This is a survey course on Lusophone African literatures with particular emphasis on Angola, Mozambique, and Cape Verde Islands. The course focuses on combative struggle that led to the independence of the five nations as well as the new postcolonial tendencies such as ideological subversion, mythification, demythification, remythification, globalization, and resistance in the face of modernity and “post-colonial” disillusion. The course seeks to provide a panoramic view highlighting the common and divergent characteristics between the five. Beyond the analysis of poems in A Horse of White Clouds: Poems from Lusophone Africa, we will focus on a few select authors such as Mia Couto, Luandino Vieira, Luís Bernardo Honwana, Lina Magaia, Paulina Chiziane, Germano Almeida, etc.
- Introduce students to the decisive moments of the literary history of Lusophone Africa.
- Analyze representative texts and highlight the thematic, contextual, and ideological issues.
- Question the current critical models and propose other more inclusive possibilities.
- Brief historical contextualization of Portuguese colonialism in Africa.
- Exotic / colonial / national literatures.
- Negritude movement, Pan Africanism, and African Personality.
- Colonial wars; armed struggle; Affirmation of African identity.
- Insularity, evasion, and anti-evasion.
- Miscegenation, Lusotropicalism, mulatitude.
- Colonial indictment and quest for freedom.
- Slavery; Diaspora, “Contract” work.
- Critique of the colonial society.
- Rural vs. urban space.
- Hope and Anticipation of new order.
- Counterpoint of independence waves (Civil War—Angola & Mozambique)
- Comparative perspectives: Africa, Afro-Brazil, Portugal?
- Don Burness (ed.): A Horse of White Clouds: Poems from Lusophone Africa.
- José Luandino Vieira: The Real Life of Domingos Xavier.
- Luís Bernardo Honwana: We Killed Mangy-Dog.
- Lina Magaia: Dumba Nengue: Run for Your Life.
- Mia Couto: Voices Made Night.
- Germano Almeida: The Last Will of Senhor da Silva Araújo.
- “Udju Azul de Yonta” (Blue Eyes of Yonta)
- “Mortu Mega” (Those Whom Death Refused)
- “O Herói” (The Hero)
- “Terra Sonâmbula” (Sleepwalking Land)
- “O Testamento do Sr. Napumoceno” (Napumoceno’s Will)
POR 381 • Carnival In Brazilian Lit/Cul
W 330pm-630pm PAR 304
THE CLASS WILL BE: CARNIVAL IN BRAZIL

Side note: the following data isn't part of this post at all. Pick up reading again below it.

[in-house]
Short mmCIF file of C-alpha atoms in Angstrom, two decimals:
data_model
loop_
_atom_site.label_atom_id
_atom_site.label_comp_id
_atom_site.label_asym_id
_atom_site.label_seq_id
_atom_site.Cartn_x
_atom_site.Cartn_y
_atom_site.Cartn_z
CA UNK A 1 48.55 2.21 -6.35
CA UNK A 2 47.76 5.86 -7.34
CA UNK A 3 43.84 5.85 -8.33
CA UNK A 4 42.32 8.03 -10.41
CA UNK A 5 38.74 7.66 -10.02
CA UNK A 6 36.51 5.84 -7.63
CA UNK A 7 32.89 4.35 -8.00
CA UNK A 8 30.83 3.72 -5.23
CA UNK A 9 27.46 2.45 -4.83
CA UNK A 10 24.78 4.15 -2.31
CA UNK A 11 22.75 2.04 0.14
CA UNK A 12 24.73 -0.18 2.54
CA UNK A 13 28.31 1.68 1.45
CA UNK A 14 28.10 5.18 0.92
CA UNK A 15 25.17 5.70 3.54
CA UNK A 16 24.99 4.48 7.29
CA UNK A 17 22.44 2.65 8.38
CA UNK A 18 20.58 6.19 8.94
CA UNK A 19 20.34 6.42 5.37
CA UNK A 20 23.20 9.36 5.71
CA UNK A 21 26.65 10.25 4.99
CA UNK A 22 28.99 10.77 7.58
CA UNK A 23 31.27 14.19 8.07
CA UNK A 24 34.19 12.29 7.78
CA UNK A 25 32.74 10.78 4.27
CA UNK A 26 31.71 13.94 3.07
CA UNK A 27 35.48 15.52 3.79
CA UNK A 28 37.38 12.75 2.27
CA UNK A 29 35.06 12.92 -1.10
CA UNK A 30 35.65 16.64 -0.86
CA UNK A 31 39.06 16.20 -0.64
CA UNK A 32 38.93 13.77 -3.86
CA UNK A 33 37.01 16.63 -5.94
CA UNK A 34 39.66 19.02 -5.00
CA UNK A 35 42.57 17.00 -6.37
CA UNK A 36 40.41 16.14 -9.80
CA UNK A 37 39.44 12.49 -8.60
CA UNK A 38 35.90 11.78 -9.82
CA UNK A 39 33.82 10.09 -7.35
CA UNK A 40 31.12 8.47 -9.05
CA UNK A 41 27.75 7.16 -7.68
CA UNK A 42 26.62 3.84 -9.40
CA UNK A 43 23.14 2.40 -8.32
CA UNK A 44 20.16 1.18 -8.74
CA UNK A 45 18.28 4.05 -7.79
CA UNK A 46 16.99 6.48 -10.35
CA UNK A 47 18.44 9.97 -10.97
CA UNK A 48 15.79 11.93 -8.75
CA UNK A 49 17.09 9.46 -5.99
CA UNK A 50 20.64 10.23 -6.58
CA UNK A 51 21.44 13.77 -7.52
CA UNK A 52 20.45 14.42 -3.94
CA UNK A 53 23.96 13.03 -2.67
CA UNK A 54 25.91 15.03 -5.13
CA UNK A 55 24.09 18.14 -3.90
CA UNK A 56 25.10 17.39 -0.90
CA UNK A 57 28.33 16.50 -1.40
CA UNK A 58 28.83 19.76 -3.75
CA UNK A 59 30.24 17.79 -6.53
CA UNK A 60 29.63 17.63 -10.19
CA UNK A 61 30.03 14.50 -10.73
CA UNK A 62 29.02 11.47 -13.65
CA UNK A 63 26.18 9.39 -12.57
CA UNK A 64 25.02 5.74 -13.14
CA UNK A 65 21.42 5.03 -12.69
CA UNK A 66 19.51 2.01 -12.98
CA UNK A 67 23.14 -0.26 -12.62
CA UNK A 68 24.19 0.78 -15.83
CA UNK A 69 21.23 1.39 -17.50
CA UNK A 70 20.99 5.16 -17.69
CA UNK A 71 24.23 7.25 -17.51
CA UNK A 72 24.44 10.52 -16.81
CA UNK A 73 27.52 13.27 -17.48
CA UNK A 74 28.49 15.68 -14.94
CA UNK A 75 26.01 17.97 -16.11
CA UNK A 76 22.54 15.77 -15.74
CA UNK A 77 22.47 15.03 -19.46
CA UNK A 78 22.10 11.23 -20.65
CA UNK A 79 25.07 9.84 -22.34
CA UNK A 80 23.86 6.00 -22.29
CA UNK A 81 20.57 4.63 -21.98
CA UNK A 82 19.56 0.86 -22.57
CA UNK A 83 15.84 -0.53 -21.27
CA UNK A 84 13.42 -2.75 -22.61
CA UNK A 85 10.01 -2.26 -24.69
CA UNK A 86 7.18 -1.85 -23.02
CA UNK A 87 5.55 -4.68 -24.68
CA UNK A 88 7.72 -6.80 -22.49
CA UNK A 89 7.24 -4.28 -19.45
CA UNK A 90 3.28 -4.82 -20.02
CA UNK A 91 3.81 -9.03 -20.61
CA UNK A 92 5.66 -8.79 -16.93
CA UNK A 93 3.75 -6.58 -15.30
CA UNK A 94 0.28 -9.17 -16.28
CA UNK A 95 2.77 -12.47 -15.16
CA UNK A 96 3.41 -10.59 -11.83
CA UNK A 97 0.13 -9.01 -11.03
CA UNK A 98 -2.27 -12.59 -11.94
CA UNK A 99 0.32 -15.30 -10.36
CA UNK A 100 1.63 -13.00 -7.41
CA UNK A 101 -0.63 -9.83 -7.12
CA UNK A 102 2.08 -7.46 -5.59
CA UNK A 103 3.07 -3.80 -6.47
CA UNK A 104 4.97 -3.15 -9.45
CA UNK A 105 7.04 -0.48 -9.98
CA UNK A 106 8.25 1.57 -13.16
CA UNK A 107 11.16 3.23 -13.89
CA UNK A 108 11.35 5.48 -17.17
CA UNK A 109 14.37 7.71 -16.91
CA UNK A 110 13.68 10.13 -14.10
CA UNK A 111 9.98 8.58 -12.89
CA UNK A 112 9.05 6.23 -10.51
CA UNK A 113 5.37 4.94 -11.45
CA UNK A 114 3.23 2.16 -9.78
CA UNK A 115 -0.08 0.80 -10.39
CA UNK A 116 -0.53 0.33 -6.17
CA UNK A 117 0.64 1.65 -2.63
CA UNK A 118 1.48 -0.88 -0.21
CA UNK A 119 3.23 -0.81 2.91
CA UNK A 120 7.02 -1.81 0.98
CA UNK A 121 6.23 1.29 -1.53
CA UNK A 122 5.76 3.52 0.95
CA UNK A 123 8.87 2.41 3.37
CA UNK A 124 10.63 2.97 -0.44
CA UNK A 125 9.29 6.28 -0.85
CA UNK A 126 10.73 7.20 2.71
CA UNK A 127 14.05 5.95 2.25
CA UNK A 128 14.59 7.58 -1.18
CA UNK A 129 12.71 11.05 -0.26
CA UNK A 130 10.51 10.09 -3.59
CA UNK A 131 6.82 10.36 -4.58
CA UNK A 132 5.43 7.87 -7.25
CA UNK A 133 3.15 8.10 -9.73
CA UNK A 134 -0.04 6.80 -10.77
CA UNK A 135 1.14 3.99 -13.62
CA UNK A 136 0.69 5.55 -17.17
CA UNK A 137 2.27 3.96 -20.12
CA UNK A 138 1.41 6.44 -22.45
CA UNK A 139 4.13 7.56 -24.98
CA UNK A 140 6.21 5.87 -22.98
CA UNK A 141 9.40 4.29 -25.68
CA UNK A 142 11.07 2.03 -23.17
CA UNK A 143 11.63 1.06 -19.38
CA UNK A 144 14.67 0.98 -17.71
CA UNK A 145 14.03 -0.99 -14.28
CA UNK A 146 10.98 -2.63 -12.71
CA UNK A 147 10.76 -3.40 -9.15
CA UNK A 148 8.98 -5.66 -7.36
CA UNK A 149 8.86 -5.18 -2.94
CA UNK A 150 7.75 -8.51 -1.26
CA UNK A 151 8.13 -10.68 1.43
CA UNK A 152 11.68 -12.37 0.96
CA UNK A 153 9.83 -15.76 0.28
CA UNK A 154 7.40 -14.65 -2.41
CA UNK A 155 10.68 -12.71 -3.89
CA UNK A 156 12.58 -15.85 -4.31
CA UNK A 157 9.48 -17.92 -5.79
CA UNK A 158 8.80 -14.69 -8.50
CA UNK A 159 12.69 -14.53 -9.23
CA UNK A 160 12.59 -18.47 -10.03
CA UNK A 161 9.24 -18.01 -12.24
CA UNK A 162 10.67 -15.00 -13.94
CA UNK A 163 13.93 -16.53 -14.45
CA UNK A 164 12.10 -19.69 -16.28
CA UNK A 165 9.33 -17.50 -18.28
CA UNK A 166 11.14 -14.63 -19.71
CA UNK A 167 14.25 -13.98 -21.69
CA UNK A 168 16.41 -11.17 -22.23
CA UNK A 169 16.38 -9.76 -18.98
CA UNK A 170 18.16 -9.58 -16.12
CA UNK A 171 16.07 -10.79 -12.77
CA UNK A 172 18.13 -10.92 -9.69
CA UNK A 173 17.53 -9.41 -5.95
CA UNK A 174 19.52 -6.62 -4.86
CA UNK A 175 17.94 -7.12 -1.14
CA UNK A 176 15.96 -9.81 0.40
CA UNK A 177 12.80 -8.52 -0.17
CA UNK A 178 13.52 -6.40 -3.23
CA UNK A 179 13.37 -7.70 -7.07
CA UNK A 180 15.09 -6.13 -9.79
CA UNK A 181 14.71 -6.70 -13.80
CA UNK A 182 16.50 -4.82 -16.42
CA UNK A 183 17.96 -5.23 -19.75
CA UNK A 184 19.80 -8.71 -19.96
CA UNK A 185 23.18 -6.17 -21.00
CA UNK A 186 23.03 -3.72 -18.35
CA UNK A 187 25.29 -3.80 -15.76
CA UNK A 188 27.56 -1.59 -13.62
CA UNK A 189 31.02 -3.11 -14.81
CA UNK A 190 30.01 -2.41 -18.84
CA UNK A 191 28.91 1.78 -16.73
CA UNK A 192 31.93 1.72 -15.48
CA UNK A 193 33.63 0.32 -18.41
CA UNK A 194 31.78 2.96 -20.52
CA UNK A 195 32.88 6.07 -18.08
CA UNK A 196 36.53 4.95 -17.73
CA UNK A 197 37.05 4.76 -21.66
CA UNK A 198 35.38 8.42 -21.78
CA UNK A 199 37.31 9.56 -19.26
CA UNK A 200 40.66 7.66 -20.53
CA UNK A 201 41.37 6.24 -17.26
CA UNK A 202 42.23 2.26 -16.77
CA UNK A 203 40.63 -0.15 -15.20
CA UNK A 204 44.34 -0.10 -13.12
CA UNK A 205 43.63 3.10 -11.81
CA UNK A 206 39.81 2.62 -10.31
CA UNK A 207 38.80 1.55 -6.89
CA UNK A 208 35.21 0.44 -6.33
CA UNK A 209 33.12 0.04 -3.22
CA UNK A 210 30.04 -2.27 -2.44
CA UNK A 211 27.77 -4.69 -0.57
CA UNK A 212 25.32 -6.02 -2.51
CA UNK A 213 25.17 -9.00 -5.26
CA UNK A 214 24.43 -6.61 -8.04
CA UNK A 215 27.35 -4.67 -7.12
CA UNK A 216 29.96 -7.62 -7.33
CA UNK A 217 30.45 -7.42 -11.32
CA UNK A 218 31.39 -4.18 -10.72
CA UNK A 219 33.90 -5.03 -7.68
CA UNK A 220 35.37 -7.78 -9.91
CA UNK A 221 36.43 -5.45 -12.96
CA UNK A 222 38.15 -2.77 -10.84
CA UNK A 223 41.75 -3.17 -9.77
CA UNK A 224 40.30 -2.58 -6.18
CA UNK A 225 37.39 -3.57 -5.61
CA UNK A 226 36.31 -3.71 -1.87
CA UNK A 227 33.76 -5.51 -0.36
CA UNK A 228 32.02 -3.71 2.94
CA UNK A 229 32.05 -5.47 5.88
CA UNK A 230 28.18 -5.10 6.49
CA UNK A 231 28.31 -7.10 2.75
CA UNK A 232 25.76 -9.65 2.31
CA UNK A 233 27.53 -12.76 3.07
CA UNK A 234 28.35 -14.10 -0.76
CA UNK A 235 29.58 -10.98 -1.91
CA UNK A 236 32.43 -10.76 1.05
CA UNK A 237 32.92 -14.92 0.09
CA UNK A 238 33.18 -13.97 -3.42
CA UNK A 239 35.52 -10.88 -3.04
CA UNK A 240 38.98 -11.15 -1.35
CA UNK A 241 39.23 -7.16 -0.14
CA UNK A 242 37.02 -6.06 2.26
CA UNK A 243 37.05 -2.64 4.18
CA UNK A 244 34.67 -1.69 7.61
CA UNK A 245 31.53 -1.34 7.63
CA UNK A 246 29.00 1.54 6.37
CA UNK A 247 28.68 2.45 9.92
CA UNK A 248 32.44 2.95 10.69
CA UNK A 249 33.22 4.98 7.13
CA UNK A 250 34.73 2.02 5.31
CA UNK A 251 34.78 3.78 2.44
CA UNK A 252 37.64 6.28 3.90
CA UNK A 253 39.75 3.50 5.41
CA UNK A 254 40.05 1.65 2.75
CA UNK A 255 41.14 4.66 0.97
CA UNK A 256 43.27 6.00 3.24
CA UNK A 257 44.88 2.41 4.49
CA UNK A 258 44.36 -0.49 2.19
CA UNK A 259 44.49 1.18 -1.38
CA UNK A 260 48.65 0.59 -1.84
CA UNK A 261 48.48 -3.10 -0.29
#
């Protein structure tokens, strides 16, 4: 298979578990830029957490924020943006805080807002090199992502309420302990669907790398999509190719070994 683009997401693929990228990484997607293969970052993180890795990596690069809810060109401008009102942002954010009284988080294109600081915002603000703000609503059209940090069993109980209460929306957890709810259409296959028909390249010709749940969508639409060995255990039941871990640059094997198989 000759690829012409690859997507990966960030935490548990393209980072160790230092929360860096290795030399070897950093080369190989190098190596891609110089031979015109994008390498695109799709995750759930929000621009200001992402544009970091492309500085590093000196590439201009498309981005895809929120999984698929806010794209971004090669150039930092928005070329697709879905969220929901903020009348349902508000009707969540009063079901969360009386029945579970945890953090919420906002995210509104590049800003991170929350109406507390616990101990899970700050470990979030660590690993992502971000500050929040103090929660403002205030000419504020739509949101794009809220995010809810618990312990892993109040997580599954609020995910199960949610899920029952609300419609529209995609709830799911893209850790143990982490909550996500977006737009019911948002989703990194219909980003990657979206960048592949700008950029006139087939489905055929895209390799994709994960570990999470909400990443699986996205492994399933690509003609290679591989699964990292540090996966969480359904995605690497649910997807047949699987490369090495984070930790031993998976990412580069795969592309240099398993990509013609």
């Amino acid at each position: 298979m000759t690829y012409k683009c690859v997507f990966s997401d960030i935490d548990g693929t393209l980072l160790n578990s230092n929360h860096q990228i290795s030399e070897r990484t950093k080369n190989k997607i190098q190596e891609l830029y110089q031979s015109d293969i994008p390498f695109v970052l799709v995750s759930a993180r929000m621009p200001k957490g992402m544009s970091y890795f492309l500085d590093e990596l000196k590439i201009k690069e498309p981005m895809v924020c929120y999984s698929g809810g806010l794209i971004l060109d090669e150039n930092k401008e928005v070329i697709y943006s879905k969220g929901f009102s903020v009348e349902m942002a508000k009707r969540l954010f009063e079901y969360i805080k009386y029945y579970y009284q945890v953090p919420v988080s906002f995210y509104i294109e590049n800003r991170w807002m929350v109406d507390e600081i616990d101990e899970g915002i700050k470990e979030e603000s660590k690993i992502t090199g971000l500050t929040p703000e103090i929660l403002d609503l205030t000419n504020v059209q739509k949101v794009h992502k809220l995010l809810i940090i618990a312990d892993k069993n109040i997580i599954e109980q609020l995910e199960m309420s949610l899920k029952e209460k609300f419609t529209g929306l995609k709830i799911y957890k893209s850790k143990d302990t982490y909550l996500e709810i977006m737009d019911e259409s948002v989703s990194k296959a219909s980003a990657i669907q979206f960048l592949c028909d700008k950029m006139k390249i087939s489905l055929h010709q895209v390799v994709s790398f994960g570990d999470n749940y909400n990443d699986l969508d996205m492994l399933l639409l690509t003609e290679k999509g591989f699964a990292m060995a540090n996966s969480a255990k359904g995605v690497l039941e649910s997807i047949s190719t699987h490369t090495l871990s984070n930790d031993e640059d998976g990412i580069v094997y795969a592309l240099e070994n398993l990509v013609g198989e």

AND WILL BE TAUGHT BY PROFESSOR NIYI AFOLABI
This course interrogates the relationship between the rituals of carnival, the interfacial myths of celebration and renewal, and the complex dynamics of inclusive exclusion that the event represents for marginalized populations, who, ironically, bear the burden of the actual bacchanal. The course focuses on the interrogation of how this singular event serves as a duality of “masking” and “negotiation of power” for both the oppressed and the oppressor in literature and culture. Beyond this panoramic foreground regarding origins and transformations, the course will examine the representation(s) of carnival in literature and popular culture from the viewpoint of performance and cultural theory. Case studies of Schools of Samba in Rio de Janeiro, São Paulo, and Blocos Afros as well as Afoxés in Salvador-Bahia will also be explored in order to have a balanced comparative perspective on the multiple dynamics of carnival as a political cultural space.
Some of the questions the course attempts to answer include:
i. What are the paradigmatic discourses on carnival in Brazil and in the African diaspora?
ii. To what extent is carnival an all-inclusive phenomenon where everyone participates without regard to social hierarchies and racial discrimination? Is it really possible to “neutralize” social hierarchies in a patriarchal and marginalizing space in which blackness still represents the “marginal” other?
iii. What are the main pretexts and realities of performing and engaging carnival in a space that is economically and structurally controlled by hegemonic forces?
iv. In contrasting and comparing the main arguments (for or against), what are the popular and epistemological orientations that shape carnival as a “collective” performance in which participants can propagate their own individuality through political masking?
v. Is there an absolute conviction on the possibility of an alternative or paradigmatic shift that evokes both relative nostalgia of Africa and the disillusionment of Afro-descendants in the enigmatic Brazilian mosaic?
vi. How is this space redefined shortly after the ephemeral cultural performance?
Portuguese 612, 312L or 516.
REQUIREMENTS AND GRADING:
The final grade will be based on 5 short papers (30%), active class participation (15%), a midterm presentation (15%), a research proposal (10%) and a final research paper (30%).
TEXTBOOKS AND/OR CLASS MATERIALS:
Texts for critical analysis will include:
Mikhail Bakhtin’s A cultura popular na idade média,
Mircea Eliade’s O sagrado e o profano,
Anatol Rosenfeld’s O mito e o herói no moderno teatro brasileiro,
Zeca Ligeiro’s Malandro divino,
Jorge Amado’s O país do carnaval,
Roberto da Matta’s Carnavais, malandros e heróis,
Ruy Castro’s Carnaval no fogo,
Vinicius de Moraes’ Invenção do Orfeu,
Moacyr Scliar’s O carnaval dos animais, and
Wilson Louzada’s Contos de carna
Afolabi, O. (2009) Afro-Brazilians: Cultural Production in a Racial Democracy. Rochester, NY: University of Rochester Press.